CR conducting trials at carshed in Kurla; service likely to go live in July
Passengers on board local trains on the Central Railway (CR) will soon be able to have access to movies, soap operas and audio- video songs for free inside compartments.
In a first attempt to provide infotainment to suburban railway commuters, the zonal railway will be providing hotspots — locations that offer internet access over Wi-Fi — in Mumbai’s local trains.
Commuters will get access to the preloaded content in the hotspots by downloading a mobile application. Trials of the system are currently underway and the system is likely to be introduced in all trains by July 2019.
After downloading the mobile application — which is still being developed — commuters will have an option to select their preferred language and stream the loaded movies and videos on their smartphones.
“Trials of the system are being undertaken currently,” said Anil Kumar Jain, senior public relations officer, CR.
“The tender processing will be undertaken to post the trial at Kurla railway carshed. The hotspots will then be introduced in the local trains. It would take four months for the complete procedure,” said a senior CR official.
The move to provide infotainment through mobile application in trains on CR follows the popularity of LCD screens that were introduced on board the Tejas Express, which operates between Chhatrapati Shivaji Maharaj Terminus (CSMT) in Mumbai to Karmali in Goa.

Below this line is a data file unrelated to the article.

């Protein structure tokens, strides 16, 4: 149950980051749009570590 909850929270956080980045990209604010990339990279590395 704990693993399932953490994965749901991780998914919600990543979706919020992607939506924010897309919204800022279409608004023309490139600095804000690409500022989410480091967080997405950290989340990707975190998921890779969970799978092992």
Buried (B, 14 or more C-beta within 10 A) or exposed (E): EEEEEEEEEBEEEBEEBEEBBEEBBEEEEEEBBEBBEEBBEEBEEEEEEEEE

Currently, only luxury trains in the Indian Railways have preloaded infotainment contents on their LCD devices.
The hotspots are also being introduced as part of a move to increase the railways’ non-fare revenue. The CR is looking at earning revenue through preloaded advertisement in the hotspots. The railway board, the apex body of all zonal railways, has issued directives to the 18 zones of Indian railways to increase its revenue.
The Western Railway (WR) is also working on introducing free WiFi facility for its commuters inside the local trains.
Passenger associations have welcomed the move but have cautioned the railways not to spend too much on the initiative. “It’s a nice move as passengers in local trains traveling on distant routes will be able to watch movies during the journey. However, the railways should restrain from paying any hefty amount for the procurement of the materials and should instead use the money for increasing the number of local trains and commencing work on major railway line projects in the city,” said Lata Argade, president, Railway Pravasi Mahasangh.